Oddest song controversies that you can remember.

Way back in 1995, the big top 40 station in Nashville issued a disclaimer every time they played Jill Sobule’s “I Kissed a Girl” saying that they didn’t condone the behavior in the song. (Coincidentally, the successor to that station (same frequency, now owned by Clear Channel) was the first station to play Katy Perry’s song of the same name.)

Lubbock stations went one better: they diced & spliced it away. “When I think back on all I learned in high school.” Nobody was fooled.

I remember a big brouhaha over the song Hello Muddah, Hello Faddah, when the debate over whether the lyrics contained a reference to James Joyce or to Tennyson simply Would. Not. Subside.


I’ve seen the video for “Gay Bar” and yet only thing censored is the reference to “war” and “nuclear war”.

Does not compute.

I performed this song once when I realized my gig coincided with the Feast of the Annunciation.
I sang it from God’s perspective singing to Mary. The gig was in a pretty Catholic heavy town, and the crowd loved it.
Completely unrelated: though I’m not religious, I love H.O. Tanner’s painting of The Annunciation.

Also Beatles related, I remember when Joe Cocker sang his version of With a Little Help from My Friends on one of the big Saturday night shows in the UK and some people were outraged that a song about drugs was on prime time tv. (It was either at, or on it’s way to, number one in the singles chart at the time).
My mum chose to explain the lyrics ‘I get high with a little help from my friends’ to 11 y.o. me as feeling happy because you were with your friends… Actually, knowing my mum, I suspect that’s actually how she interpreted it herself!

How about videos with odd controversies - e.g., Wang Chung’s Everybody Wang Chung Tonight. Besides having some of the stoopidest lyrics ever ;), the video was one of those super-quick, super-fast-cut edited videos that apparently could trigger epileptic seizures, so I believe some channels limited playing it or put up warnings…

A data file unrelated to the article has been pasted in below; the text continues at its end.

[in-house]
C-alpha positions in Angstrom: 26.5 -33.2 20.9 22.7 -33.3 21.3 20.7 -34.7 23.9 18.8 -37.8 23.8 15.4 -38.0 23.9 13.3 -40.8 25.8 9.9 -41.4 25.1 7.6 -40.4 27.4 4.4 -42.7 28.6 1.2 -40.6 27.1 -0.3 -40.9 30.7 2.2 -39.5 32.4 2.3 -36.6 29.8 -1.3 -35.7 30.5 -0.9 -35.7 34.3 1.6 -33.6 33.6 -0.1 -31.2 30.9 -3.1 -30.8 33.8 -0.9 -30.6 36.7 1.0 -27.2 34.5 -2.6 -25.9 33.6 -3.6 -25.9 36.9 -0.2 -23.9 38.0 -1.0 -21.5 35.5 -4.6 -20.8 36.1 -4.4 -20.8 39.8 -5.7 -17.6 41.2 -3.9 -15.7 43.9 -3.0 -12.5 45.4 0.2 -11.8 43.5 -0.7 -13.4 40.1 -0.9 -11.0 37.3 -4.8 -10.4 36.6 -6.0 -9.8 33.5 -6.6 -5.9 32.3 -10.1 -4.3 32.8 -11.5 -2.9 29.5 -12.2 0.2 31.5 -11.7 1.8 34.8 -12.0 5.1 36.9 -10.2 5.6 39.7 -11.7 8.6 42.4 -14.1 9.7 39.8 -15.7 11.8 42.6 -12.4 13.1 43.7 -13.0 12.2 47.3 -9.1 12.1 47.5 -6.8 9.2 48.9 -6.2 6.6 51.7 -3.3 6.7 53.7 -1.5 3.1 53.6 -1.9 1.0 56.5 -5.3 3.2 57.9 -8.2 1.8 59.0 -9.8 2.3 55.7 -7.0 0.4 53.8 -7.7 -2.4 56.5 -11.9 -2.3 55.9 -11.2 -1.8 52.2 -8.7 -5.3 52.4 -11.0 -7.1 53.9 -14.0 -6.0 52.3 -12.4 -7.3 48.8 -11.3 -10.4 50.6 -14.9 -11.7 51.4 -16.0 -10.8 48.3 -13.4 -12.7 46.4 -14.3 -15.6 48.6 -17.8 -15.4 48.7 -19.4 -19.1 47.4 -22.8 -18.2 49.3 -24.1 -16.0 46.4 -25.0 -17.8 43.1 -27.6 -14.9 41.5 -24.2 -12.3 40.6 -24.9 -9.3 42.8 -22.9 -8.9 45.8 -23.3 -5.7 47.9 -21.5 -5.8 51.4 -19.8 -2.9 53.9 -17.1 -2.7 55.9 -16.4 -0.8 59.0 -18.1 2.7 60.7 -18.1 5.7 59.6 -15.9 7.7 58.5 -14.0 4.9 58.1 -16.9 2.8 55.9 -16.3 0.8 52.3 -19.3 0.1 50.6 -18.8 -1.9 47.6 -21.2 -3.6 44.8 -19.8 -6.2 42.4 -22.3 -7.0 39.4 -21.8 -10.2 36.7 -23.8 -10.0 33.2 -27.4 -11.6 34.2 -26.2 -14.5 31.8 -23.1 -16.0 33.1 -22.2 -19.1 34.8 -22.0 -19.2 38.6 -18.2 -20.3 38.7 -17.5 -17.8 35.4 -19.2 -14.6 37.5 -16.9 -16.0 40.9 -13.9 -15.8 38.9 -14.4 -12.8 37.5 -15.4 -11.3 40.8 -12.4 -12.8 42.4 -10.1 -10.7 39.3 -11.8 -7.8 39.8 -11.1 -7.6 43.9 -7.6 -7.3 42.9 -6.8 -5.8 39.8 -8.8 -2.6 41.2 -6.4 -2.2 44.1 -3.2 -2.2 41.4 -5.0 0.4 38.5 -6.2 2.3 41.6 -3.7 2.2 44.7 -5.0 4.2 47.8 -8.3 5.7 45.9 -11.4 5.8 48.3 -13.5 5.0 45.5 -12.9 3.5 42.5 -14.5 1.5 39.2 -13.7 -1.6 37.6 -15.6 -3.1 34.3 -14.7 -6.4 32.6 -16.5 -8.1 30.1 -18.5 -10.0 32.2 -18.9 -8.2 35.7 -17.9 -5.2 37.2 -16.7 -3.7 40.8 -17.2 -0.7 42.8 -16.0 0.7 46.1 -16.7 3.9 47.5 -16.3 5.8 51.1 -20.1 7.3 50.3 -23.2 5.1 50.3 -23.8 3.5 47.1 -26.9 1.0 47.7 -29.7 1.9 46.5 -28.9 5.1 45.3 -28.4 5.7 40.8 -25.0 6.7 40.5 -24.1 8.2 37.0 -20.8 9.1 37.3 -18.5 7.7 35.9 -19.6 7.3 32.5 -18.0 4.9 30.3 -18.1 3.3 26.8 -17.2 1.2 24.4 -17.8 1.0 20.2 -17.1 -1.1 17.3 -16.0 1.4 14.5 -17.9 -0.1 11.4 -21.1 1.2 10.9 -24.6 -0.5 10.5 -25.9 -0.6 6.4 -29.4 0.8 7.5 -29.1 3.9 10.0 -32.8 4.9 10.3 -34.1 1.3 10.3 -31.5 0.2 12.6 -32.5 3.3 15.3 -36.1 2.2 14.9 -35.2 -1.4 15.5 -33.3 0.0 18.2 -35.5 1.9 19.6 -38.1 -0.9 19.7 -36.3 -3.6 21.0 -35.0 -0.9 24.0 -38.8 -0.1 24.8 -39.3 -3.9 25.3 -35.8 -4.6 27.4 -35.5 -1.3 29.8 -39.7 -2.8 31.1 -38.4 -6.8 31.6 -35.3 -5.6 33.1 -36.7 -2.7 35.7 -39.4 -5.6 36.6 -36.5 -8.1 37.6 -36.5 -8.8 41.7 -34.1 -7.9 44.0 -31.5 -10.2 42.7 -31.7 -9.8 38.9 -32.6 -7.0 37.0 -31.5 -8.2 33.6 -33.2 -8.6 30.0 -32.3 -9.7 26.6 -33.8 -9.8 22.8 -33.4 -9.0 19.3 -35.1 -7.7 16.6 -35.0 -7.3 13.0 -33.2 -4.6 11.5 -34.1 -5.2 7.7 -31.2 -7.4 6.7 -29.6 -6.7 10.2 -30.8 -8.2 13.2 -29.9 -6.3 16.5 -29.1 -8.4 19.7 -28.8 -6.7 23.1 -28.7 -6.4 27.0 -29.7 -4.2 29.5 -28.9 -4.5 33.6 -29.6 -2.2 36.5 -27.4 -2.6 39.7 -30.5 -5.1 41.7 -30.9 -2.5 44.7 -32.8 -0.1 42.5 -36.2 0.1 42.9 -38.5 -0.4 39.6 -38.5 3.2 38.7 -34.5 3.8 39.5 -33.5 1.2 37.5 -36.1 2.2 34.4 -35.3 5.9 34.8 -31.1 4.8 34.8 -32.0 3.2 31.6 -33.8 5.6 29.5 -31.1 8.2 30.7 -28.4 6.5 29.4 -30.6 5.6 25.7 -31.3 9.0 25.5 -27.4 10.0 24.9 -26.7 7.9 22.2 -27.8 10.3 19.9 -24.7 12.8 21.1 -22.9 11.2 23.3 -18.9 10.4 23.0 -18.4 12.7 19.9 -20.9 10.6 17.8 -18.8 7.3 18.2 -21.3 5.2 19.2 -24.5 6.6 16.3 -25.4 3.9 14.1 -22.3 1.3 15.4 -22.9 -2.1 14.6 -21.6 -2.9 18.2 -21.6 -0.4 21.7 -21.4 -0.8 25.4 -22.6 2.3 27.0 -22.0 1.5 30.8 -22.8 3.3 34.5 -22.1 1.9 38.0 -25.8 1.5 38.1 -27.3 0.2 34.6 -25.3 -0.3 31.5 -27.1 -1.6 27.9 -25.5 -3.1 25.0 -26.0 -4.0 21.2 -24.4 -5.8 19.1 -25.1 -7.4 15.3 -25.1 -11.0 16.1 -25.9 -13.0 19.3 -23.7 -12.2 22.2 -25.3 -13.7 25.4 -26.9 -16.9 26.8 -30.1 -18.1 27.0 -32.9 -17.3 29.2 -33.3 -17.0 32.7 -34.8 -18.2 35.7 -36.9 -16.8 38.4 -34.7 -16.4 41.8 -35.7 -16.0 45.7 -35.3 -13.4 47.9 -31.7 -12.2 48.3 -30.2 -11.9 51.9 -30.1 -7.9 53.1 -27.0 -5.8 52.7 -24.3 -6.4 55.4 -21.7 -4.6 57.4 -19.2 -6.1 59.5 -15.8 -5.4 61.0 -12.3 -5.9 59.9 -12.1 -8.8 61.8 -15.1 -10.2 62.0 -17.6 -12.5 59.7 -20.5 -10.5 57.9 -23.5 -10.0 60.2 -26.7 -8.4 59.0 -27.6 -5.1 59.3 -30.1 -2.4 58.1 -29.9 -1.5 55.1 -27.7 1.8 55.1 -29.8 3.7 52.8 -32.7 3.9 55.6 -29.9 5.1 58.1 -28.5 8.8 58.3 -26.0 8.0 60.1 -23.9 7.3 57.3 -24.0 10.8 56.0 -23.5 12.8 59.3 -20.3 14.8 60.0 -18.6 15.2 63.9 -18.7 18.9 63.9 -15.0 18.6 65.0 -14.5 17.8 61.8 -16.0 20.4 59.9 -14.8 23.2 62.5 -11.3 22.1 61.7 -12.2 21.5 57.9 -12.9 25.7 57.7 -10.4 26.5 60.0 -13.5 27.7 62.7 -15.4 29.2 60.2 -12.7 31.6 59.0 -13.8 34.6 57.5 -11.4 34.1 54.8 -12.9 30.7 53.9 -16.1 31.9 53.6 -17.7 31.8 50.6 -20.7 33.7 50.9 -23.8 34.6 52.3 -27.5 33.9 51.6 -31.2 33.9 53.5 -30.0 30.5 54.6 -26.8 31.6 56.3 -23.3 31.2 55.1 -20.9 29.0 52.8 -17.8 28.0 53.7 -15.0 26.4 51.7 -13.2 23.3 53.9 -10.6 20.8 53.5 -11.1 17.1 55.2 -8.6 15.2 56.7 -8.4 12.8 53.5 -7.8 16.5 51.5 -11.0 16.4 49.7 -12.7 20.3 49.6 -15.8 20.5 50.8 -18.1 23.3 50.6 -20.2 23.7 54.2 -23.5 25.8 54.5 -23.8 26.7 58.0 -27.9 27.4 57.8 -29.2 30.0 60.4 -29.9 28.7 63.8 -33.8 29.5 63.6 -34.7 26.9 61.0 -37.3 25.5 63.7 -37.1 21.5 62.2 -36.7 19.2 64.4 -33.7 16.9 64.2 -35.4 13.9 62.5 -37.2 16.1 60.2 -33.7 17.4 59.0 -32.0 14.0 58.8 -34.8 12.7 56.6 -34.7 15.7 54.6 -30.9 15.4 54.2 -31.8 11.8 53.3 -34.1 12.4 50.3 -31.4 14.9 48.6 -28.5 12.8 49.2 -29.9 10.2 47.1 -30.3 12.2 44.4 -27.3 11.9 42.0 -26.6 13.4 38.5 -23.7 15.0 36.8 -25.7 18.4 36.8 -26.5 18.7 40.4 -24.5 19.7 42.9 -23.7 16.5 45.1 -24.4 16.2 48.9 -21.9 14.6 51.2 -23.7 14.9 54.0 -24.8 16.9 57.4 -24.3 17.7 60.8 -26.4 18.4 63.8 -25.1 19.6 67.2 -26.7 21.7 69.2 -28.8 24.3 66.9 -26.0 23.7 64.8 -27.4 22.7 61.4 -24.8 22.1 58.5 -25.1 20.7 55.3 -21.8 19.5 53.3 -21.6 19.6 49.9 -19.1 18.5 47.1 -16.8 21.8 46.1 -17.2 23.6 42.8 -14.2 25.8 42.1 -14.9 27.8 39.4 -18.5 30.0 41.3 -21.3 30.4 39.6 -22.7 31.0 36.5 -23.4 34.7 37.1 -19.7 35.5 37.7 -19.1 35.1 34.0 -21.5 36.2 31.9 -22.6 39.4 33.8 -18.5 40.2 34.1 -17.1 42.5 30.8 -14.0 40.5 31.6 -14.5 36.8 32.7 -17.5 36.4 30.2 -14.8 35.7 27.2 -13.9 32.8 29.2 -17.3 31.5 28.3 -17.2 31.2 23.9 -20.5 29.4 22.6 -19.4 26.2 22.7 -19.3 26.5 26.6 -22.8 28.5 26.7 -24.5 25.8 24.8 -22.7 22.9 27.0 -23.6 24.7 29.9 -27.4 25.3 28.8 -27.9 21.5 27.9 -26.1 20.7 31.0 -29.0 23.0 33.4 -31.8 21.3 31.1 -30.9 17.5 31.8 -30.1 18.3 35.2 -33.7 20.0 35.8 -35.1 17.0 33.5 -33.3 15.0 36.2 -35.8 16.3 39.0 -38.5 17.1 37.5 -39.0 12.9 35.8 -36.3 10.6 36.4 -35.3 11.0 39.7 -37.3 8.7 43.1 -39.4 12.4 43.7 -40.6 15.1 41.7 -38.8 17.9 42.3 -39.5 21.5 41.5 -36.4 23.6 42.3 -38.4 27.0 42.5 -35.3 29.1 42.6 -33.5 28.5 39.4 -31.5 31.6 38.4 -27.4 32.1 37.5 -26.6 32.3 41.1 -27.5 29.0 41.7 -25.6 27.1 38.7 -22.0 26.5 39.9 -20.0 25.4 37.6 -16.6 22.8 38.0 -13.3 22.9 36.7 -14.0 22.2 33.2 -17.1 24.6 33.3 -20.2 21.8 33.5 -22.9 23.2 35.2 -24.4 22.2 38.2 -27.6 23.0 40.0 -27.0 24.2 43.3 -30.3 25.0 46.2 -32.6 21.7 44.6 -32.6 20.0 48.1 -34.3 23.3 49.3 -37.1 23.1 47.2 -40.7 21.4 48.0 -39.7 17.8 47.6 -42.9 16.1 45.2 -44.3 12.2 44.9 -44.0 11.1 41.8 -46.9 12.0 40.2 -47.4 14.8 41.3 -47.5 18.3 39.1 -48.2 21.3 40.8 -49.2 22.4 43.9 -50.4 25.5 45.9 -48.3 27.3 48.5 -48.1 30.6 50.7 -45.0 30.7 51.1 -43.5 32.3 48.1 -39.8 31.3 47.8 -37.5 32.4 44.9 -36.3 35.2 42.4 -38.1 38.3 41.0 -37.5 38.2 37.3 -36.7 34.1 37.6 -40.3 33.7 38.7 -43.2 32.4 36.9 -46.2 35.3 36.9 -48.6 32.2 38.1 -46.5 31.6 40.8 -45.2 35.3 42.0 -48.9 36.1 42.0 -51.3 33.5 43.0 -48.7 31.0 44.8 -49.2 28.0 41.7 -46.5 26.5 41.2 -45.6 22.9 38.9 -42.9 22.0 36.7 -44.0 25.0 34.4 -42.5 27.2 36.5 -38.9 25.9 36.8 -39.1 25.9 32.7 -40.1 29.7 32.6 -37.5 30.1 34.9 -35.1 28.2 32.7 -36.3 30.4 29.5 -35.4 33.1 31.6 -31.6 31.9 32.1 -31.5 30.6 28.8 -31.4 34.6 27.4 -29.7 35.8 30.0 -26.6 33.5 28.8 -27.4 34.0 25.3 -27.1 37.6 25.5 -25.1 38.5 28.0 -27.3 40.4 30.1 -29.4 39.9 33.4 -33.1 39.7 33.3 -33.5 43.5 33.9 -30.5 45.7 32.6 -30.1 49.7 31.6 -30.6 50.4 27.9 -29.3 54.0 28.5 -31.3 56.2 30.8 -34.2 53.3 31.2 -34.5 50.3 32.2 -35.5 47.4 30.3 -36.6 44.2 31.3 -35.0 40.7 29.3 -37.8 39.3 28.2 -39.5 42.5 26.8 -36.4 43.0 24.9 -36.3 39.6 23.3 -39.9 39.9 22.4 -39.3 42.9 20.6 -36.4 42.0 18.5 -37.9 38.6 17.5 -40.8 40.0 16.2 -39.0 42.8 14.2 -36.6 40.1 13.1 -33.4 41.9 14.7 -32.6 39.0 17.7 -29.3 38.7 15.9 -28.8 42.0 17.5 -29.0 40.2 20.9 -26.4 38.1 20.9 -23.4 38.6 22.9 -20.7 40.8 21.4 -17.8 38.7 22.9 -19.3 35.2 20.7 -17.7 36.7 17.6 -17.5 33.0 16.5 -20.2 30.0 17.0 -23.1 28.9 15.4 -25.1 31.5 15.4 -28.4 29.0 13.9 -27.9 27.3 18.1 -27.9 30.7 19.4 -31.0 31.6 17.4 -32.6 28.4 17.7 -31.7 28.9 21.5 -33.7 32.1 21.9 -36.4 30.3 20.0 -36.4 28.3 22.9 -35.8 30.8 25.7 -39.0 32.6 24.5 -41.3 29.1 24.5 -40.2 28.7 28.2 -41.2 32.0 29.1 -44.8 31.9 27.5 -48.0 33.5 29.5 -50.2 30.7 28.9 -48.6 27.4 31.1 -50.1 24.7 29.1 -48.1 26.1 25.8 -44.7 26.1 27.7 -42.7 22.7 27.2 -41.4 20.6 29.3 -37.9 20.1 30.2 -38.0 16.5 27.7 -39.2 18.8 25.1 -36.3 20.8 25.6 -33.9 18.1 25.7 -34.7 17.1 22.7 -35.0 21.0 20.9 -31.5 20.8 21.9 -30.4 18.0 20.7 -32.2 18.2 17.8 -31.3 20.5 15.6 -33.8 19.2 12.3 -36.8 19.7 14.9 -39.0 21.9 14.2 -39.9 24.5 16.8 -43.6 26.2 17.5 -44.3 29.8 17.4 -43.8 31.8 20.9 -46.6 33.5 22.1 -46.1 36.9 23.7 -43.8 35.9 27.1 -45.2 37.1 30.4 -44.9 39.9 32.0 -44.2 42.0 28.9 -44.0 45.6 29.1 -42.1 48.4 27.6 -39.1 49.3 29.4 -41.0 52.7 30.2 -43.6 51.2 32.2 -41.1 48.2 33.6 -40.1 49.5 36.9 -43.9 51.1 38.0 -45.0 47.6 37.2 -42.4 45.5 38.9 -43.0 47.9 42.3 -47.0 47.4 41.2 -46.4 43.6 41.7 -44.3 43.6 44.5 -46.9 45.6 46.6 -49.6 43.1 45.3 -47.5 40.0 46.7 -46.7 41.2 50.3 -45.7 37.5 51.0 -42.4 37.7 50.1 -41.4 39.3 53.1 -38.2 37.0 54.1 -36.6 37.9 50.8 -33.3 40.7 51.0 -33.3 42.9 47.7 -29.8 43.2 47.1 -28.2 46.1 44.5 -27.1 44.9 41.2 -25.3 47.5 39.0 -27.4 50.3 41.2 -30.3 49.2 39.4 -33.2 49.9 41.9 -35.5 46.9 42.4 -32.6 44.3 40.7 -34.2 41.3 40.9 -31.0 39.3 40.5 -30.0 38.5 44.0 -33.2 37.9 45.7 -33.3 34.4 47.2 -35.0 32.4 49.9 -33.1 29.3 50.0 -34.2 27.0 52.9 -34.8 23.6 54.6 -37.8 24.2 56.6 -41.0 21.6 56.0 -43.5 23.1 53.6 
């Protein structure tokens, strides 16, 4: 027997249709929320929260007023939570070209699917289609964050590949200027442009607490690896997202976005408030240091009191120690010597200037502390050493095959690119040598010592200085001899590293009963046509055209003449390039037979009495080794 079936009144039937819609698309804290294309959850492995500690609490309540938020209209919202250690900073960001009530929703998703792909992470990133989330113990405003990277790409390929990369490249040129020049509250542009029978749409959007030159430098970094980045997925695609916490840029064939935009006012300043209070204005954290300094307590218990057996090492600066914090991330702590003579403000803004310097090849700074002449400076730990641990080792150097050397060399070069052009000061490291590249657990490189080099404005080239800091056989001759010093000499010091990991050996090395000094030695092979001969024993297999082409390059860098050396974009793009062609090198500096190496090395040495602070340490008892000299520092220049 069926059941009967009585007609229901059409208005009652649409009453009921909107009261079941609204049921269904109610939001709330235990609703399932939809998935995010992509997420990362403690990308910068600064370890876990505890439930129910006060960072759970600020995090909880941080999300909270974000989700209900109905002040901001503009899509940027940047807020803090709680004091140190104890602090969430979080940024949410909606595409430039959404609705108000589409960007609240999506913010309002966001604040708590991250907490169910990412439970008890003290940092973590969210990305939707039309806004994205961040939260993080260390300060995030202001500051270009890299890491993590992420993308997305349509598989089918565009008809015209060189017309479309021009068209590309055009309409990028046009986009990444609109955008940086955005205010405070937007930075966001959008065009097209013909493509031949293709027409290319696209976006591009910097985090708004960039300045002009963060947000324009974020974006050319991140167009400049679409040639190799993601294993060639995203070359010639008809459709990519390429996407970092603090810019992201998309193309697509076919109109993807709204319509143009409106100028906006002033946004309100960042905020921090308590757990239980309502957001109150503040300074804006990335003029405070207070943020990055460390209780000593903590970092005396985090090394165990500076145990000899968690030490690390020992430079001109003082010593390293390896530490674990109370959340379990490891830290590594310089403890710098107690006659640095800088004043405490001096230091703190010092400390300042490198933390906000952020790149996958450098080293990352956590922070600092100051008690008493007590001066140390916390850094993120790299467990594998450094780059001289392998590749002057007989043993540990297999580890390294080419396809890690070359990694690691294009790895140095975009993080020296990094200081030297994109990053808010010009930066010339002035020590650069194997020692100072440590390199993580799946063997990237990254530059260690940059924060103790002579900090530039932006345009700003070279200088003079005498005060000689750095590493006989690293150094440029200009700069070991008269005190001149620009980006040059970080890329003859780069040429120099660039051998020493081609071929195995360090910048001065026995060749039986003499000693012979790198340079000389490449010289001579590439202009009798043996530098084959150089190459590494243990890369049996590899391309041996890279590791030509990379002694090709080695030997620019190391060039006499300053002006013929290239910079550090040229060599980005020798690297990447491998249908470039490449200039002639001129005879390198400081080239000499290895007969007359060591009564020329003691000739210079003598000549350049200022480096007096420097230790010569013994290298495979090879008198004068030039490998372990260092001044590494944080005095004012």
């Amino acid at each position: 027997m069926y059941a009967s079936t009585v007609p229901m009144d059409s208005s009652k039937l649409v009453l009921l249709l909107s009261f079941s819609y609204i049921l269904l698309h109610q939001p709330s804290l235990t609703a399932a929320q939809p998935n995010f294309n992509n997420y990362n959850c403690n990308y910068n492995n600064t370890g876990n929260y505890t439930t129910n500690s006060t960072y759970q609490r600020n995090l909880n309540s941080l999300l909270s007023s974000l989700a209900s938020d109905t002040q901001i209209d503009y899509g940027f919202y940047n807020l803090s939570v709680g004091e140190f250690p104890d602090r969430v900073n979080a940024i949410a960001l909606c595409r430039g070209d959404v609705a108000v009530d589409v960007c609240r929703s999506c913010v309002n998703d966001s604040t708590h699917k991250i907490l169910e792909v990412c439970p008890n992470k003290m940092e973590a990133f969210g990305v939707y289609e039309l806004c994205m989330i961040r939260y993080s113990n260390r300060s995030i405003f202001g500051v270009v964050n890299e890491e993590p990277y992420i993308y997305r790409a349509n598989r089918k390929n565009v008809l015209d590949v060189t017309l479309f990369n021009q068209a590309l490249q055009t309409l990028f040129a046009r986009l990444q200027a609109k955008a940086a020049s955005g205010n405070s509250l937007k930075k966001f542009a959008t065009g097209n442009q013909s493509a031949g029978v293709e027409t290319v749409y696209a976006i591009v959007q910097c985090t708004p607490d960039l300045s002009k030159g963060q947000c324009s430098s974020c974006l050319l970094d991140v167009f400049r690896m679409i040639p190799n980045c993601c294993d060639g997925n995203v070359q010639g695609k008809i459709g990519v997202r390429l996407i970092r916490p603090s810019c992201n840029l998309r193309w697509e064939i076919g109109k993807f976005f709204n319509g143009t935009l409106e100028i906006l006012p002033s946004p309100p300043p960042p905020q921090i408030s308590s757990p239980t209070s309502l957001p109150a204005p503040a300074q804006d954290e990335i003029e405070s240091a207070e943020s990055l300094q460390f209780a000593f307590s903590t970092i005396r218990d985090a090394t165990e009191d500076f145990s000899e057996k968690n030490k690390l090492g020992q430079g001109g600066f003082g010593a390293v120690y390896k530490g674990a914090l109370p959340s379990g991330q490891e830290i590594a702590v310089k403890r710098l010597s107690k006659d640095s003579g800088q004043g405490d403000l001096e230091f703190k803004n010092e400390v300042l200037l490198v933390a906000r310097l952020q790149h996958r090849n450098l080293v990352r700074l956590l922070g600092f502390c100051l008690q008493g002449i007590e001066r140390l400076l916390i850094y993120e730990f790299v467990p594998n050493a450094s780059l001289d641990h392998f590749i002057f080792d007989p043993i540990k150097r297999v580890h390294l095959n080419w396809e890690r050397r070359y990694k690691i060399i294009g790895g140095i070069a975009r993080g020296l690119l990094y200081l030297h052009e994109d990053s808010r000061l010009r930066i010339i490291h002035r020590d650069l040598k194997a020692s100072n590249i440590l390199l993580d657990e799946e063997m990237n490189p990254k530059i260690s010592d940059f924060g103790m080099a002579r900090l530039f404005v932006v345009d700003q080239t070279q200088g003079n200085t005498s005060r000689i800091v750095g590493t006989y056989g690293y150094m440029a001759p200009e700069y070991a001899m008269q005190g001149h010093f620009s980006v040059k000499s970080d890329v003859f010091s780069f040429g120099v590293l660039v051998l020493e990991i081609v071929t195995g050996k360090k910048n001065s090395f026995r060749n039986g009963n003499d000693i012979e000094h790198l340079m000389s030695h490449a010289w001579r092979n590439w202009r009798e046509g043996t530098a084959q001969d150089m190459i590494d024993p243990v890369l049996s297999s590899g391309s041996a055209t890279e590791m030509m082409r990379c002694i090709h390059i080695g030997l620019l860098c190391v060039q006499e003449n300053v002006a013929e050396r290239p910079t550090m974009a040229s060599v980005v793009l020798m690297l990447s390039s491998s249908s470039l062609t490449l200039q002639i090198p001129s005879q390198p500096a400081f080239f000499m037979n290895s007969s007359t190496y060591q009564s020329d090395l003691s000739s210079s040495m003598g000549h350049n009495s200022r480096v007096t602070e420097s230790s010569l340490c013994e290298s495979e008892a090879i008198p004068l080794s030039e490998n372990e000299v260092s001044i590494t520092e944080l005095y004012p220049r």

The Doors were banned from Ed Sullivan after Morrison didn’t change the lyrics “girl we couldn’t get much higher” in Light My Fire.

I’m with Jim on this one. Good for him.

Bob Dylan’s Lay Lady Lay would probably have been a much bigger hit than it was in 1969 if it weren’t for the fact that many, many radio stations refused to play it. Instead, another song from the Nashville Skyline album got a lot of airplay: Tonight I’ll Be Staying Here With You.

There was some kind of splice cut in “Oliver’s Army” for the word “arabs.” For a song that left the word “nigger” intact, that was a little unfathomable.

I once saw an interview with either Lennon or McCartney (don’t remember which) who basically said “Yeah, that was the meaning of the song.” :rolleyes:

With respect to both ***Surfer Bird ***and They’re Coming to Take Me Away, my feelings are expressed perfectly by this video, not because they were “controversial” but because they were “utter crap”:

There was a controversy a few years ago here in Canada about the Dire Straits “Money for Nothing” verse

I read somewhere that the gays themselves aren’t offended, but my city’s local radio station still plays it without that entire verse.

There was some concern expressed immediately after Katrina about playing various river and flood related songs; I’m having trouble finding the Dope thread about it.

Not the oddest but I do remember this:


I think the band dismissed the claim that song was about the drugs, which to me it obviously was. Or at least they were being deliberately provocative. Provocation is what psychedelic influenced, electro, dance music bands do.

Yeah, the rock station I listen to plays the short version without that verse, too. For years, the record company didn’t even put the album version on Dire Straits greatest hits albums. It was only available on the Brothers In Arms album, although it’s been released on compilations in recent years.

Billie Holiday recorded “Gloomy Sunday”, but added a happy ending (“dreaming, I was only dreaming…”). It was known as the “Hungarian Suicide Song”, and had its own urban legend of inciting suicides.

There’s even a movie with Timothy Hutton, called The Kovak Box (from 2006), that has this as its central plot. Not bad either.

I remember that one. Seems like it was only yesterday.

I remember the Short People controversy very well.

Around the same time there was a lot of outcry in the central Alabama area- all by middle aged white people- about Play That Funky Music White Boy being reverse racism. I don’t know if that extended out of the state or if they had any idea the group was white. I do know the song was still popular at my school.

I remember a parody song of “Short People,” I don’t remember who it was by. It was called “Tall People.”

Don’t want no tall people
No basketball people
Don’t want no tall people
'Round here